The bees are swarming all over my xylosma shrubs which in early fall are covered with tiny greenish flowers. It’s nice to see so many bees here as they seemed to have almost disappeared in recent years. I tried two different lenses on the bees today with comparable settings. I took the first shot with my 28-300mm lens wide open (f/5.6), ISO 200, and with a fast shutter set at 1/1250. I used my 24-70mm lens wide open (f/2.8) also at 1/1250 and ISO 200. Both shots are cropped. I really like the first shot but sadly, it has an impaling merger that detracts while in the second shot the bee’s posture is not as interesting but the overall composition is better. I kept upping the shutter speed hoping to stop one in flight but I didn’t succeed and by the time I was at 1/5000, the bees all stayed in the shade so an inflight shot was impossible to capture with so little light. I did capture a nice shadow, though, on an in focus, although overexposed, leaf.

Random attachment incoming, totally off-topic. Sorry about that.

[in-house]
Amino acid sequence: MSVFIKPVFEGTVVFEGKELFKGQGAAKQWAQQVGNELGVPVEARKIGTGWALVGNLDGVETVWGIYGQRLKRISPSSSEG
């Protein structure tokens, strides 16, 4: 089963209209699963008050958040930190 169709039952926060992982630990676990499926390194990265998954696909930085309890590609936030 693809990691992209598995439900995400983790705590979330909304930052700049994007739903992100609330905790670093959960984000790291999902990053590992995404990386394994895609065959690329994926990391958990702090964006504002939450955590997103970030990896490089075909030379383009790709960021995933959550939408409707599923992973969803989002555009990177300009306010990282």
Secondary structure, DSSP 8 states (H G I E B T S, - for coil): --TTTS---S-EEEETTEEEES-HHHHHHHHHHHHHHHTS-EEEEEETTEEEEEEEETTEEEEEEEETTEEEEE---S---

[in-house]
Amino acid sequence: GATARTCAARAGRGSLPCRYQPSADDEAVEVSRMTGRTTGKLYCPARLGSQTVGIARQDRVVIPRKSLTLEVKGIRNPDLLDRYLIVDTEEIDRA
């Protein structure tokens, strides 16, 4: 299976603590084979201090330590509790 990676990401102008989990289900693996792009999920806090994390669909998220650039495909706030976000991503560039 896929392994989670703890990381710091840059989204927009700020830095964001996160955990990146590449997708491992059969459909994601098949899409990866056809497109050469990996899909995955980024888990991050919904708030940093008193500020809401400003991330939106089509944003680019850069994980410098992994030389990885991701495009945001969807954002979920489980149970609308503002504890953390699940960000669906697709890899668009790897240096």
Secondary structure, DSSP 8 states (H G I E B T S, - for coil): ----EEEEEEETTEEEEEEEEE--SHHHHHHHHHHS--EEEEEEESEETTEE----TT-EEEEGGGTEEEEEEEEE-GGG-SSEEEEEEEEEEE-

[Editor’s Note: I learned something about my lenses after reviewing (and posting) these shots. When I reviewed both of the original, unedited photos side by side I discovered that the bee image in both of the shots is almost identical in size even though the first was taken with a 300mm lens and the second with a 70mm lens. The 70mm lens allows me to focus more closely to my subject so I guess that is why but I was somehow surprised at this. I have so much to learn about photography.]